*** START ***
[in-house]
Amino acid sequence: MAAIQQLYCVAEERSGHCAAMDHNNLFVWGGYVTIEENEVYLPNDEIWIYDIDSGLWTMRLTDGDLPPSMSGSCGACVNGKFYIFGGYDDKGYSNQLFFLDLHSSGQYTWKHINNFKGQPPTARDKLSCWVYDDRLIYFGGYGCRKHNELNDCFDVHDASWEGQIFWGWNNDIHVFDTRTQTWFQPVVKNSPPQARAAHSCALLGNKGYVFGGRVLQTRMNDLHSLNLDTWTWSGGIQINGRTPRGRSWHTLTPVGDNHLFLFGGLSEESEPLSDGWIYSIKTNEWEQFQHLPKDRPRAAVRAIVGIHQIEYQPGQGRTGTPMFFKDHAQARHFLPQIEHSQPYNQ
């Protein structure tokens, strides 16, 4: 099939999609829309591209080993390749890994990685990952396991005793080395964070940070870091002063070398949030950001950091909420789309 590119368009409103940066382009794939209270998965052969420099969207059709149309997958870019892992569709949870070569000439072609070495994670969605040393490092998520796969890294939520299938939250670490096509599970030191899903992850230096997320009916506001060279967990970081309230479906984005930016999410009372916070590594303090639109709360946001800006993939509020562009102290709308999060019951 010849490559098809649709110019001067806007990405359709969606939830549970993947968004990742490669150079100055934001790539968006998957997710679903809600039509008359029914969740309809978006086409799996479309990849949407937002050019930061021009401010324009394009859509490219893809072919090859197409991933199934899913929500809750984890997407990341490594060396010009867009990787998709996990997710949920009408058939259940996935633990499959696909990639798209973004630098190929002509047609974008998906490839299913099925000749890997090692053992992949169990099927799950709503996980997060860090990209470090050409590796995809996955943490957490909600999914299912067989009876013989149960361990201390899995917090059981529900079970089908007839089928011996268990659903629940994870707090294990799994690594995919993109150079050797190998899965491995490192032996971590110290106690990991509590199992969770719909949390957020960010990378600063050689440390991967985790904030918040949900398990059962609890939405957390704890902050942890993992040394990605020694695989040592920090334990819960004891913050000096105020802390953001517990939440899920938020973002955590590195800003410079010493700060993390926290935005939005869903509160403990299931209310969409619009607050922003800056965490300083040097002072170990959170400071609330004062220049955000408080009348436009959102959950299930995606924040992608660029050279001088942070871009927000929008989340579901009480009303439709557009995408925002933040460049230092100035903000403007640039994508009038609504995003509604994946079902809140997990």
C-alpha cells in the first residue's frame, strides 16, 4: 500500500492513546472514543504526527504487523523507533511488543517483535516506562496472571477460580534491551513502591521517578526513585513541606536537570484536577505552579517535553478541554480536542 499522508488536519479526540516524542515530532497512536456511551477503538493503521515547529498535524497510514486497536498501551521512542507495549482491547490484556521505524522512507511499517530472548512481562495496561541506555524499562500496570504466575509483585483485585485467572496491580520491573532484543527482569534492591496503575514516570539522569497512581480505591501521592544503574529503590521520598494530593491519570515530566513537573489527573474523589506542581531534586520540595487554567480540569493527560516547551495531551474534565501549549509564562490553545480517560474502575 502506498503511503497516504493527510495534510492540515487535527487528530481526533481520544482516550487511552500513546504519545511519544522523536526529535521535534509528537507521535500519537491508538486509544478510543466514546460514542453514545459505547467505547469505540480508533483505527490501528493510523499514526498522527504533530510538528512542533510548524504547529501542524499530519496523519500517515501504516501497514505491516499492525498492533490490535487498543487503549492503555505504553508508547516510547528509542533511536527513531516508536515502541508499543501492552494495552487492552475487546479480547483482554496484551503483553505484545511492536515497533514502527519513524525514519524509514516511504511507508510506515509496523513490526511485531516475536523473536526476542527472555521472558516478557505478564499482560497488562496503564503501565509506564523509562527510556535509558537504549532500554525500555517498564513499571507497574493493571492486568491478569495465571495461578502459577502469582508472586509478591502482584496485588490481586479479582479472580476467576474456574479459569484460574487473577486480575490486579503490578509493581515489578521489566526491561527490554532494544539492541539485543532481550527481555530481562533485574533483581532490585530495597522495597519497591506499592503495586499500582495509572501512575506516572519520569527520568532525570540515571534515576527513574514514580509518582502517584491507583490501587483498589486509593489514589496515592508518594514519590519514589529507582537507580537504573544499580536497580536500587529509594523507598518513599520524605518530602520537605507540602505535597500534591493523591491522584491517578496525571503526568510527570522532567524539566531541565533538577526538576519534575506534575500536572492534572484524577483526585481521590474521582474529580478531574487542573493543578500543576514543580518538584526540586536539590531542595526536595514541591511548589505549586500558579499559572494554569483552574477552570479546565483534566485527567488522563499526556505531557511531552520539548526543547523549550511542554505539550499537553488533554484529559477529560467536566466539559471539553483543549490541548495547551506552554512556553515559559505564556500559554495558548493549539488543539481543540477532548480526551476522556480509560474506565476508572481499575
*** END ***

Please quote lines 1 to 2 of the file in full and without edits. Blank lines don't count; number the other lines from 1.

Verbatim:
[in-house]
Amino acid sequence: MAAIQQLYCVAEERSGHCAAMDHNNLFVWGGYVTIEENEVYLPNDEIWIYDIDSGLWTMRLTDGDLPPSMSGSCGACVNGKFYIFGGYDDKGYSNQLFFLDLHSSGQYTWKHINNFKGQPPTARDKLSCWVYDDRLIYFGGYGCRKHNELNDCFDVHDASWEGQIFWGWNNDIHVFDTRTQTWFQPVVKNSPPQARAAHSCALLGNKGYVFGGRVLQTRMNDLHSLNLDTWTWSGGIQINGRTPRGRSWHTLTPVGDNHLFLFGGLSEESEPLSDGWIYSIKTNEWEQFQHLPKDRPRAAVRAIVGIHQIEYQPGQGRTGTPMFFKDHAQARHFLPQIEHSQPYNQ